The first step is to transform the data dictionary information into data in the ideal table meta model. This is shown in the lower part of FIG. 5. The classes of the ideal table meta model are labelled on the left side. Data base tables are mapped to ideal-table instances. Data base columns are mapped to ideal-table column instances. The ideal table instances are connected to ideal-table-columns through the column-sets (CS-1 through CS-5) and also by direct connection. The heavy solid lines denote the primary key links from ideal tables to column set and column set to ideal-table-columns; the light solid lines denote the foreign key links; the dashed lines denote the direct links between ideal-table-columns and ideal-tables and the dotted lines denote key-reference links from column-sets which denote a foreign key to ideal tables which have that foreign key as a primary key. The second step in the transformation process is to take the information in the ideal table meta model and produce a populated object meta model, or a series of intermediate object meta models. This is shown in FIG. 6a (some object classes have been omitted for clarity). One possible intermediate populated object meta model 600 is shown, where the tables are mapped to classes and foreign keys are mapped to associations for the PROJECT-HOURS class. The multiplicities of the associations on the PROJECT-HOURS class are arbitrarily assigned to be "many". FIG. 6b shows the object diagram represented by the populated meta model of FIG. 6a.
A second transformation, based on user interaction, is shown in FIG. 7a, where the multiplicity is reduced to one. The final transformation shown in FIG. 7b eliminated the PROJECT-HOURS class, and replaced the class by a direct association link between the EMPLOYEE class and the PROJECT class, as well as adding a link attribute of HOURS to the association. It should be noted that in many cases, classes may be eliminated in this manner because the tables from which they have been mapped represent associations between classes. There are three possible cases: many-to-many associations, one-to-many associations, and one-to-one associations. These three cases are illustrated in FIG. 8, where tables A, B, and A#B are shown. Table A#B gives the linkage between tables A and B. The unique indices (the term unique index is used interchangeably with primary key herein) on table A#B for the three types of associations are also shown.
To detect a possible many-to-many association, primary key attributes are searched to see if they can be partitioned into mutually exclusive primary key attributes of other classes. In FIG. 8, Case 1, primary key (X, Y, Q, R) can be partitioned into primary key (X, Y) for table A, and (Q, R) for table B. Classes satisfying this condition are transformed into associations. The actual multiplicity of the roles can be something less than many but in order for a many-to-many association to be present, the above conditions are necessary. Non-primary key attributes are treated as link attributes.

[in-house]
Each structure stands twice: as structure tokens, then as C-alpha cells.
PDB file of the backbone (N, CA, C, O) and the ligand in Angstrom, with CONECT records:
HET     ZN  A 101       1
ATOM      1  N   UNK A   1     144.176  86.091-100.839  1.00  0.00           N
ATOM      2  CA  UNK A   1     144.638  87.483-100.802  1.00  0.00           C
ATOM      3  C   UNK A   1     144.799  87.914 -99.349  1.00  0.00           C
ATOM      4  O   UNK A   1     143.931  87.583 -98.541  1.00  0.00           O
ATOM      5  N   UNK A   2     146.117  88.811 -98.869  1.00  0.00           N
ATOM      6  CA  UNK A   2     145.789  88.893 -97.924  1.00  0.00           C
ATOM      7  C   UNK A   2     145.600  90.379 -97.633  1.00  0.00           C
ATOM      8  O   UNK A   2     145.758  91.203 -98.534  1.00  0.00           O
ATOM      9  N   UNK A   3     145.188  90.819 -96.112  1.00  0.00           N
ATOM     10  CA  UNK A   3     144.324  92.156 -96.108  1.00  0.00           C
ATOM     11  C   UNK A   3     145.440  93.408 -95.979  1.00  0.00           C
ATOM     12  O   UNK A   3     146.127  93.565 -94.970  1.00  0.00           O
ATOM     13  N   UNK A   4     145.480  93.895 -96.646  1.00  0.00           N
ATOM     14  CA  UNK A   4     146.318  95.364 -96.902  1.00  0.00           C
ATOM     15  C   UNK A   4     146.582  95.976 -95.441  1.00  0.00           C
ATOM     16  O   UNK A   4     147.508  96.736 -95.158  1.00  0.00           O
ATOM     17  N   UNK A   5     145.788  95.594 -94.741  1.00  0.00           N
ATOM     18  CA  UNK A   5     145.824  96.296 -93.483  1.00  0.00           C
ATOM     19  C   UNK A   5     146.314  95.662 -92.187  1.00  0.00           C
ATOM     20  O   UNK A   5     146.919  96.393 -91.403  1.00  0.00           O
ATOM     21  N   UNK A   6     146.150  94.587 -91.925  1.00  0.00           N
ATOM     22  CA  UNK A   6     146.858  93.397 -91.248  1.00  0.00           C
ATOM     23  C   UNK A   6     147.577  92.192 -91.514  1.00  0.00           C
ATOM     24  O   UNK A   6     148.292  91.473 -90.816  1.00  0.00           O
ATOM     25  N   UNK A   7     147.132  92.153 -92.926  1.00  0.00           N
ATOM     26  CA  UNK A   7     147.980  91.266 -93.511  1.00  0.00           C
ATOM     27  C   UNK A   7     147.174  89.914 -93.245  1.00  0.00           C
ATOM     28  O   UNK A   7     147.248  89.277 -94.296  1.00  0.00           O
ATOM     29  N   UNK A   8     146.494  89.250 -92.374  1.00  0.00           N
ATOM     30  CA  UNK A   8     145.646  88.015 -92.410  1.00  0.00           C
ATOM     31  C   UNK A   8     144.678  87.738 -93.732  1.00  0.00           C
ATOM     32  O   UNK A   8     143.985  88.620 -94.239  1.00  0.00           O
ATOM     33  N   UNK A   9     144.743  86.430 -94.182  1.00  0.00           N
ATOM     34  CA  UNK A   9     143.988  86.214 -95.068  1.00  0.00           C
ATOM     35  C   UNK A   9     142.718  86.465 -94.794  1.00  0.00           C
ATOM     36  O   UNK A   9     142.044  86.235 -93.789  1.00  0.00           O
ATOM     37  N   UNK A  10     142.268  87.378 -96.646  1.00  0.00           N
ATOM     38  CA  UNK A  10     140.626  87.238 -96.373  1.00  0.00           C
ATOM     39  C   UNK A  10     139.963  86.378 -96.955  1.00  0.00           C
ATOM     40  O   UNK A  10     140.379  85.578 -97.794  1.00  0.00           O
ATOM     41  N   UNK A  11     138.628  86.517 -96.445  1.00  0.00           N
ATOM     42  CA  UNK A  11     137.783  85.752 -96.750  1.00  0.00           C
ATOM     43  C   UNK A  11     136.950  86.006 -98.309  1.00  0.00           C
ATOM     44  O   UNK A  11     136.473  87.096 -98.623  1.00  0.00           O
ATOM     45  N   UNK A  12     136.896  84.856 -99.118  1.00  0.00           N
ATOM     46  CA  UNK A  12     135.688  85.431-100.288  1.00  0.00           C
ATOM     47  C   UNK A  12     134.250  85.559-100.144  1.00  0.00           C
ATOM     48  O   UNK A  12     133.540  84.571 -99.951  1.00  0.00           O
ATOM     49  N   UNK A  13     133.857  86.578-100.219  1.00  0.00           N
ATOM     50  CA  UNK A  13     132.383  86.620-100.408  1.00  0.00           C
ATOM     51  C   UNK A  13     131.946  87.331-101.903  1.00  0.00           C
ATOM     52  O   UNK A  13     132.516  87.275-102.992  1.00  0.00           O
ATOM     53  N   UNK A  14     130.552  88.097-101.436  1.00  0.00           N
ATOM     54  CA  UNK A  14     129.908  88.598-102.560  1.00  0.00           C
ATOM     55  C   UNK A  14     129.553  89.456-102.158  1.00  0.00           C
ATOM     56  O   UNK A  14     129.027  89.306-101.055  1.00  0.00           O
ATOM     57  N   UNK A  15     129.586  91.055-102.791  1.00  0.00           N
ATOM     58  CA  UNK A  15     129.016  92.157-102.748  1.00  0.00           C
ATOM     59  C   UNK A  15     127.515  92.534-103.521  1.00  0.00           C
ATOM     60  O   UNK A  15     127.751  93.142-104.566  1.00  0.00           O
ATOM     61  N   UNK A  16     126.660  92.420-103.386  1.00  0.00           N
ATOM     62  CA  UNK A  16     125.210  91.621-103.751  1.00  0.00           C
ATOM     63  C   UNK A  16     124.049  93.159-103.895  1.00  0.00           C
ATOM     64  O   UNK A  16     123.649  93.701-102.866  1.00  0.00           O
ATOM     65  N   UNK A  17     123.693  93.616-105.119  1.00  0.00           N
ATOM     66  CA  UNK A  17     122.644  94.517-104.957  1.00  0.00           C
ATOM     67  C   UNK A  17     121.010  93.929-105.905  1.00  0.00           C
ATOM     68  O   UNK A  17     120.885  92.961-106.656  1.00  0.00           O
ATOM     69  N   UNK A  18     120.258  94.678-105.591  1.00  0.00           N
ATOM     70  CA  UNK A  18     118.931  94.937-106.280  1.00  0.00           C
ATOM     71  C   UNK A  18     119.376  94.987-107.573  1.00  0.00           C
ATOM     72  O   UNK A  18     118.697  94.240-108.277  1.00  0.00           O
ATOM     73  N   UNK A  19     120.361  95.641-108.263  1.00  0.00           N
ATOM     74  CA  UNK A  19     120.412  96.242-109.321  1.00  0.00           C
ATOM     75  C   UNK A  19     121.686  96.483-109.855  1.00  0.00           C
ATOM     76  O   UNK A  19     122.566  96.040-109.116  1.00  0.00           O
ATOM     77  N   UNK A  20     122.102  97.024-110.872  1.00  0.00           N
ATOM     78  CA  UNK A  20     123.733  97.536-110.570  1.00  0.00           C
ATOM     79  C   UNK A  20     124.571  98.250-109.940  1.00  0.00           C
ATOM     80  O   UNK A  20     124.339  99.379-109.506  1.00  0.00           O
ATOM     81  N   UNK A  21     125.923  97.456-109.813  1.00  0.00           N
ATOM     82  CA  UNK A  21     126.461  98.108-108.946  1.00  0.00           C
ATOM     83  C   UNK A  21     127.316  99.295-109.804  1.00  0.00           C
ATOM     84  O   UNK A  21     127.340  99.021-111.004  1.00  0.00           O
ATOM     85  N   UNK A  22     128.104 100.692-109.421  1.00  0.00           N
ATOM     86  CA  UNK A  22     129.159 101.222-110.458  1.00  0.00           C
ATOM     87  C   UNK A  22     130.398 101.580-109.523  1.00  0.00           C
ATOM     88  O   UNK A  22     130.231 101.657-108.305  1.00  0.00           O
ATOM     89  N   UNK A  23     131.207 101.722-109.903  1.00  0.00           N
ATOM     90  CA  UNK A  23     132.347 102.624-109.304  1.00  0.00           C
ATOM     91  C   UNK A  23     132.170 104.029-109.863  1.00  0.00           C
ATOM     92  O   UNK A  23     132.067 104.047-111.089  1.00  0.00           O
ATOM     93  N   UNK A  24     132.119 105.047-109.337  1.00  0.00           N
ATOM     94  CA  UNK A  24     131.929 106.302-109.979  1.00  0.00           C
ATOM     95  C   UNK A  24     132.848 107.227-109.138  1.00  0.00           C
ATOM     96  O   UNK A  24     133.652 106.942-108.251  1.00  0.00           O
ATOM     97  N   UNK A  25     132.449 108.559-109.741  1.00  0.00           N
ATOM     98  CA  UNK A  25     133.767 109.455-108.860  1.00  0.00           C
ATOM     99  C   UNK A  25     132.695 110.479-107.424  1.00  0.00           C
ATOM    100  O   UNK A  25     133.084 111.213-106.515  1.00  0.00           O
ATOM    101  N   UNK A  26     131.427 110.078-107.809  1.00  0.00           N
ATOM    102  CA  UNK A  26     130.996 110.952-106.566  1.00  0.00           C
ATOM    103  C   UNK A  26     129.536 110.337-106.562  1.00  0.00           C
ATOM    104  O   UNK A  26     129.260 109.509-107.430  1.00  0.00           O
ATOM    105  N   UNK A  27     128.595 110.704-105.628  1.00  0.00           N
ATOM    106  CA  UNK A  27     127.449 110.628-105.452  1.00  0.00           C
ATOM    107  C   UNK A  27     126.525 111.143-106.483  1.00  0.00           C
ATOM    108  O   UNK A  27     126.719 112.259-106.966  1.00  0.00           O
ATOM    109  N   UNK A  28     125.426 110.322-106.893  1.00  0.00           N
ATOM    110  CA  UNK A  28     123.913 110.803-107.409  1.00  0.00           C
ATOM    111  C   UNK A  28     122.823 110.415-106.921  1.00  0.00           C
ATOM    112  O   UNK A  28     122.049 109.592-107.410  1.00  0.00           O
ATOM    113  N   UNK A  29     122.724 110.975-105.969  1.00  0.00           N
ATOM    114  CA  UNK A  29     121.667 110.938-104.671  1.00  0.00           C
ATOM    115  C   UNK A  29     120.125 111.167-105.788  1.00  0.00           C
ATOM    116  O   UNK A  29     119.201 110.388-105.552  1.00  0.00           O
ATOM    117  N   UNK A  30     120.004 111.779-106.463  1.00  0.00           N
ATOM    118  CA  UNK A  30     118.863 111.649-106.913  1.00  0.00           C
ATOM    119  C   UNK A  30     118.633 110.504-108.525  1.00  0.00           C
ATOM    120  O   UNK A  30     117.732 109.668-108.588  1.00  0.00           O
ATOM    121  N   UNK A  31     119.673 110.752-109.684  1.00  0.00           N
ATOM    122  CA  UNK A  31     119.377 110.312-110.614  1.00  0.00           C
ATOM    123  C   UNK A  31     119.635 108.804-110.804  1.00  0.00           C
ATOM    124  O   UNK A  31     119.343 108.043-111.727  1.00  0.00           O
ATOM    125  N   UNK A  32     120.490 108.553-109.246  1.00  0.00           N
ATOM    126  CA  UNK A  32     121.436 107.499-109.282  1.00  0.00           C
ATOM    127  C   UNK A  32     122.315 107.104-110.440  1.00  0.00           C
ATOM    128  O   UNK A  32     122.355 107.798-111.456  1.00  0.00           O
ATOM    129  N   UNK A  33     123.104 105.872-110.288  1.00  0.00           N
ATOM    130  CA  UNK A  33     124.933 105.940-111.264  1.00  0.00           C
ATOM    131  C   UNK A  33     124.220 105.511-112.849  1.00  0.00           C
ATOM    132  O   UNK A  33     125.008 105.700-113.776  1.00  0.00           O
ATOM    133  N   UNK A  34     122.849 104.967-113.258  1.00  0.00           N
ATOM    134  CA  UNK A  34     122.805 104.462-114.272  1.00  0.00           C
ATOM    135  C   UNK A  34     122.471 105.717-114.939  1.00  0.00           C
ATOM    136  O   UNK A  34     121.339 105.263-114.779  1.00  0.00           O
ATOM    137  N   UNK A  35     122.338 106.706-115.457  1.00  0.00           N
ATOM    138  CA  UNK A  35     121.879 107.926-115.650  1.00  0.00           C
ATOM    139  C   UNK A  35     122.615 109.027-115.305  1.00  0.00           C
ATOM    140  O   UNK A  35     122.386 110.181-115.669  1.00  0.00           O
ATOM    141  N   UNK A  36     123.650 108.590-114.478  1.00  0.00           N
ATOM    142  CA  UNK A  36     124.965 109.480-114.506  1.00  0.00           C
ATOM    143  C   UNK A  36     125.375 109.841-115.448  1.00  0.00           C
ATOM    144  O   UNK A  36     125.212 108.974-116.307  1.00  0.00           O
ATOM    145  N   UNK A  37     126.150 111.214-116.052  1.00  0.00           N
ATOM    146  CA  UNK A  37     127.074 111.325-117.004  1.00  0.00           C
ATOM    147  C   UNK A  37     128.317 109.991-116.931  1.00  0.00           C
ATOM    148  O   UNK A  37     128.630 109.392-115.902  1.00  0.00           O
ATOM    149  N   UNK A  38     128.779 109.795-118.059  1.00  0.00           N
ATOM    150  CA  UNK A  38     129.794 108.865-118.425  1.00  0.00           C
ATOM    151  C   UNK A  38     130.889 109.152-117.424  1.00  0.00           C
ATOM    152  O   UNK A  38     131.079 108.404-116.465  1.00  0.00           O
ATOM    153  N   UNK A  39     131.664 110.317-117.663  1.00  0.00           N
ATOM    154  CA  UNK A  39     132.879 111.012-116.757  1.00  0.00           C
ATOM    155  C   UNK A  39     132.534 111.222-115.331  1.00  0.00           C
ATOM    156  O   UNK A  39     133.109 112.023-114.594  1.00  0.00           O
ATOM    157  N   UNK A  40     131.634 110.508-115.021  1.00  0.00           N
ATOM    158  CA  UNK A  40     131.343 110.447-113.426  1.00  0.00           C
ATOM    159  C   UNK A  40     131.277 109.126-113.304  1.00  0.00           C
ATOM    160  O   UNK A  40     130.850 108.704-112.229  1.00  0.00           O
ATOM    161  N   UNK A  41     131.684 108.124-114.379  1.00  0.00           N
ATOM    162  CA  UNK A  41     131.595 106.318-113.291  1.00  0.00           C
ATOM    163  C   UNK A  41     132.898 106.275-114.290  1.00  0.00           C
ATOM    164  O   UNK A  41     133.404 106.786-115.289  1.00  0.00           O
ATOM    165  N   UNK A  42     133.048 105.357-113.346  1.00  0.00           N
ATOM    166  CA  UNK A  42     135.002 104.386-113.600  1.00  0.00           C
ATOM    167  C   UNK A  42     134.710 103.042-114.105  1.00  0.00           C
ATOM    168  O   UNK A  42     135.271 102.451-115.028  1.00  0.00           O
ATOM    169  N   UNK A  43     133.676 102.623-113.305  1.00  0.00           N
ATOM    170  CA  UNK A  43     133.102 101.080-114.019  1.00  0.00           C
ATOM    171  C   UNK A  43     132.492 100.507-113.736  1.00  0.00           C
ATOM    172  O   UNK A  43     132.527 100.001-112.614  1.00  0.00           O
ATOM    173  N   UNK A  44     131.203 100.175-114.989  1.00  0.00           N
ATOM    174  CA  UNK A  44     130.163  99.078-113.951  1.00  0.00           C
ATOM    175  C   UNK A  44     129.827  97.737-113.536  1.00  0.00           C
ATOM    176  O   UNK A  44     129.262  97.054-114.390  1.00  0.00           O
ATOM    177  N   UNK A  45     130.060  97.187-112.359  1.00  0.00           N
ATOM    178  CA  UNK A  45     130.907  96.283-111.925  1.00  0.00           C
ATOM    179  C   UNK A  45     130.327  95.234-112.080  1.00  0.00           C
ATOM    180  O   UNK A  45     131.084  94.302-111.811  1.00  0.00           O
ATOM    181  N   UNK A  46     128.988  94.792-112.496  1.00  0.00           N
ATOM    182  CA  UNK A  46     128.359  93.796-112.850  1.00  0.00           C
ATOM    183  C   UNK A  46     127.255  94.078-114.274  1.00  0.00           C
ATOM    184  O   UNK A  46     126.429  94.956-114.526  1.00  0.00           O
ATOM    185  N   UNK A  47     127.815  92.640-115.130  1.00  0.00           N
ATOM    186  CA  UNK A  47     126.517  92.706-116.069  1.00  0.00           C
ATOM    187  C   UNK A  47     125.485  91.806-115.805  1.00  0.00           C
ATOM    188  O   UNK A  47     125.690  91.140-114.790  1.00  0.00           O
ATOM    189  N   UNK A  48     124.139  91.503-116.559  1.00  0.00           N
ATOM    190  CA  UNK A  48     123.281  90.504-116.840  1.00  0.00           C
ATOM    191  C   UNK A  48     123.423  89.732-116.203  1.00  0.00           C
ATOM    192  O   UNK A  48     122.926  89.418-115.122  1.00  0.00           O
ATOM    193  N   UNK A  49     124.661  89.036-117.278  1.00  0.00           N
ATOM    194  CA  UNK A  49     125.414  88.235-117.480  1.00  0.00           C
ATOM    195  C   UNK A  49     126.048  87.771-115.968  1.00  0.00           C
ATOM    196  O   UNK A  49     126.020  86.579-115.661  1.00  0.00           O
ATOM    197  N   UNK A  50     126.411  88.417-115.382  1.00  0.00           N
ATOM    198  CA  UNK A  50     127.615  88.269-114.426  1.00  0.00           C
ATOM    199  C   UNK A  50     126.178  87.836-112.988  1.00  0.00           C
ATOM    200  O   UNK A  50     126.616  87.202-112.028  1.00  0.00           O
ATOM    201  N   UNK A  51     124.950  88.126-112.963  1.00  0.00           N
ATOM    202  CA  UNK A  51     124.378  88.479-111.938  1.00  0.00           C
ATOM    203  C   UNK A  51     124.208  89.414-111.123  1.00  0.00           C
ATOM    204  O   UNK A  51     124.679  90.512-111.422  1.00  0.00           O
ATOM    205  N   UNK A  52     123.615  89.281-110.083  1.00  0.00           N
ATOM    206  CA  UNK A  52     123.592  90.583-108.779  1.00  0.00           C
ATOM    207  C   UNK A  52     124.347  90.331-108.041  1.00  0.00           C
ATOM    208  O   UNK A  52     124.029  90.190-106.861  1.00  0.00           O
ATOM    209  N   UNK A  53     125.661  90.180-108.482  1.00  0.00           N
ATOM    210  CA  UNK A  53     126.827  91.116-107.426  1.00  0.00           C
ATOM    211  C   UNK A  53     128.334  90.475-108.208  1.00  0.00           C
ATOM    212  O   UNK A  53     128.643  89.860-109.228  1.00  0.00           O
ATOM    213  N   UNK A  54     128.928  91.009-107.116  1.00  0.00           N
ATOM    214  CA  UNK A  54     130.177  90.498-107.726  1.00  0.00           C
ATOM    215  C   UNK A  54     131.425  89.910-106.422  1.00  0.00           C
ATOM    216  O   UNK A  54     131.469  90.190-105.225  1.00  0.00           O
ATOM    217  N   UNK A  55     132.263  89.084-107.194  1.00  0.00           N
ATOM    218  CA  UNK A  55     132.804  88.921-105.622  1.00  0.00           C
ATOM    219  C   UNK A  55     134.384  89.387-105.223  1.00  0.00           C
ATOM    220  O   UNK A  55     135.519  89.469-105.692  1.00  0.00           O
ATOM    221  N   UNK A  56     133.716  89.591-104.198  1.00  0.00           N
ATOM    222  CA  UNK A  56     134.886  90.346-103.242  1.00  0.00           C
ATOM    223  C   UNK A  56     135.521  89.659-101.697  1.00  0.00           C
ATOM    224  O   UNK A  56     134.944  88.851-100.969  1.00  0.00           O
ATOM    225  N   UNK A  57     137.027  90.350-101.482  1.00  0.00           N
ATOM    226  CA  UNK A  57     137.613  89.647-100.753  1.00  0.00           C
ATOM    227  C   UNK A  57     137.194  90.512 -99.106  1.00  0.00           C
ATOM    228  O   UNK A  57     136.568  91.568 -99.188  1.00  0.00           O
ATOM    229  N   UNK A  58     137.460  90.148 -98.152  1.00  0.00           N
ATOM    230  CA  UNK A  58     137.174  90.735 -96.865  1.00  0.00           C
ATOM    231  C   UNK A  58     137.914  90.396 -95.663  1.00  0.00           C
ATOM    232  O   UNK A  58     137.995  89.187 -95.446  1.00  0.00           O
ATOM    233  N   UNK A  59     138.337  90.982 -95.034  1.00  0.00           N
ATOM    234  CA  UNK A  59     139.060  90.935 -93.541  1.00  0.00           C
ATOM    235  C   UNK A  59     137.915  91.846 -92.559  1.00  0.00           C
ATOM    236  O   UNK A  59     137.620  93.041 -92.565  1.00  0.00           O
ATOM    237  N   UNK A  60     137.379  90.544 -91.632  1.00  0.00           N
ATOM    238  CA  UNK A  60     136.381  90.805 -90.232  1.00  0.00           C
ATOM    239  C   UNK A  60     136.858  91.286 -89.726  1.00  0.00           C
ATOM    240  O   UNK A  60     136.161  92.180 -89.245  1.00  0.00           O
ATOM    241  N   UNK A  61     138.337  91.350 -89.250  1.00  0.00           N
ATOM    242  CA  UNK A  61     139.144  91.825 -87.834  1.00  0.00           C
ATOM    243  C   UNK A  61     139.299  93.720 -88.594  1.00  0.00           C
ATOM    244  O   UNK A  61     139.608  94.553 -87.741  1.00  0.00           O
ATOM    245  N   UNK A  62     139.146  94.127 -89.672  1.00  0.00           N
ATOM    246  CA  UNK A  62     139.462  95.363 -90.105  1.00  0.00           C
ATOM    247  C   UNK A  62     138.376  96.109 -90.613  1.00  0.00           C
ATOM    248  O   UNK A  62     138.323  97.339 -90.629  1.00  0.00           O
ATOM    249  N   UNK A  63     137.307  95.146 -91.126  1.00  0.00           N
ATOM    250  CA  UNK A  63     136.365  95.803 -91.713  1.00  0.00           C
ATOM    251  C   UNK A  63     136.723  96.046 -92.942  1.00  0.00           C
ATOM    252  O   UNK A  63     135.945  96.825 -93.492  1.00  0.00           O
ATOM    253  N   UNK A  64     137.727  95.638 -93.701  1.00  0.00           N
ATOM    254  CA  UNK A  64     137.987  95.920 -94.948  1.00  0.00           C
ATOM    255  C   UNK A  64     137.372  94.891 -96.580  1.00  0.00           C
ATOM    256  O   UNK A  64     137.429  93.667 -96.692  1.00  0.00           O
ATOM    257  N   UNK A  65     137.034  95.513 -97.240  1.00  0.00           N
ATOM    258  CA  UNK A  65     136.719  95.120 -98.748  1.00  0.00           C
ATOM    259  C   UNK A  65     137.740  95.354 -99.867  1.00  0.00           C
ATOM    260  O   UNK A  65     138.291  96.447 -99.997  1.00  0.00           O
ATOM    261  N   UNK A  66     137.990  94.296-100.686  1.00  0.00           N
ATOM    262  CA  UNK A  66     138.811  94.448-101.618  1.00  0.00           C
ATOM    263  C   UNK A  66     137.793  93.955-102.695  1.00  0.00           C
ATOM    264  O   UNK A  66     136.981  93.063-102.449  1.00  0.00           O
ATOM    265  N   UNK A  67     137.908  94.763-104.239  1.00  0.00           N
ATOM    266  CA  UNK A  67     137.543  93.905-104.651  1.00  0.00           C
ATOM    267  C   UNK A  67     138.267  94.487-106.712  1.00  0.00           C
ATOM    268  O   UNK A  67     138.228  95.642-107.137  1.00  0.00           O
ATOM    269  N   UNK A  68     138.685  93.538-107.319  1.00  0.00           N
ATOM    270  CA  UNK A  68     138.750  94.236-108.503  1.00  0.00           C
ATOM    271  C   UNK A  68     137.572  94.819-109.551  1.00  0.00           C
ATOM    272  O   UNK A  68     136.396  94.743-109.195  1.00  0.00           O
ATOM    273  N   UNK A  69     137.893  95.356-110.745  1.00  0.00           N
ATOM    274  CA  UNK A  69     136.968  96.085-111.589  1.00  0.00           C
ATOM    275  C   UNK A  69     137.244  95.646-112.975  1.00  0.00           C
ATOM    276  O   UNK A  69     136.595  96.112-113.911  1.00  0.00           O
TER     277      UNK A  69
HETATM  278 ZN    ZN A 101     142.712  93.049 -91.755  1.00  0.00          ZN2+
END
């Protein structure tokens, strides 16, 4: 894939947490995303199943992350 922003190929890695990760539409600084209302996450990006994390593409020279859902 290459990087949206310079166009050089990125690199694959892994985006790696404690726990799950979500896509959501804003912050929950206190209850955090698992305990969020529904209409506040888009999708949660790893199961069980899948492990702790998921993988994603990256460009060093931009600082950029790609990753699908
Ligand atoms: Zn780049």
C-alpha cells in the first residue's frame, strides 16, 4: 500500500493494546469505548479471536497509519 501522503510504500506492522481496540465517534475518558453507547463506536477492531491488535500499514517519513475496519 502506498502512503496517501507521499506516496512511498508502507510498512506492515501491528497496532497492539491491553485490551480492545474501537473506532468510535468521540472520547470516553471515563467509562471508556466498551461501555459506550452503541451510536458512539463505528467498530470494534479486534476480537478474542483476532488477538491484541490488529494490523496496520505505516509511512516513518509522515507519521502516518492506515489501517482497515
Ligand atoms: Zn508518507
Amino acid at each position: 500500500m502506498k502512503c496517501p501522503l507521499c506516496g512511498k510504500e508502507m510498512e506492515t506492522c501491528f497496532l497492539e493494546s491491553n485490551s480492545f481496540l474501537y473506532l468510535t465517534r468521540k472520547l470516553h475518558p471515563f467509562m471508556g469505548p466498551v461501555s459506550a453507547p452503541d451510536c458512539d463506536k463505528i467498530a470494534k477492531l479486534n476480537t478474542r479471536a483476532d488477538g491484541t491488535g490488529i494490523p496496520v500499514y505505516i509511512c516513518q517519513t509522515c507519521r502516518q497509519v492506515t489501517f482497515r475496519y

To detect one-to-many associations, primary key attributes are examined to see if they are primary key attributes of other classes. Subsets of non-primary key attributes are checked to see if any subset is the primary key of another class. In FIG. 8, Case 2, primary key (Q, R) in table A#B is the primary key for table B, and the non-primary key attributes (X, Y) is the primary key for table A. Again, the actual multiplicity may be something less than many but the above conditions (for many-to-many or one-to-many) are necessary for a one-to-many association. Attributes that are not in the primary keys of the classes attached to the associations are treated as link attributes.
To detect one-to-one associations, aside from those resulting from re-evaluating either a many-to-many or one-to-many association as described above, classes which contain more than one unique index are examined to determine whether each index is a primary key to other classes (FIG. 8, Case 3). Attributes that are not part of the unique indices are treated as link attributes.
While the present invention has been described with respect to specific embodiments, many modifications, variations, alterations, substitutions, and equivalents will be apparent to those skilled in the art. Accordingly, the invention is to be considered as limited only by the spirit and scope of the appended claims.
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|U.S. Classification||1/1, 707/999.101|
|International Classification||G06F17/30, G06F7/00|
|Cooperative Classification||Y10S707/99942, G06F17/30595, G06F17/30607|
|European Classification||G06F17/30S8T, G06F17/30S8R|
|Jun 21, 2000||FPAY||Fee payment|
Year of fee payment: 4
|Jan 21, 2004||FPAY||Fee payment|
Year of fee payment: 8
|Jul 28, 2008||REMI||Maintenance fee reminder mailed|
|Jan 21, 2009||LAPS||Lapse for failure to pay maintenance fees|
|Mar 10, 2009||FP||Expired due to failure to pay maintenance fee|
Effective date: 20090121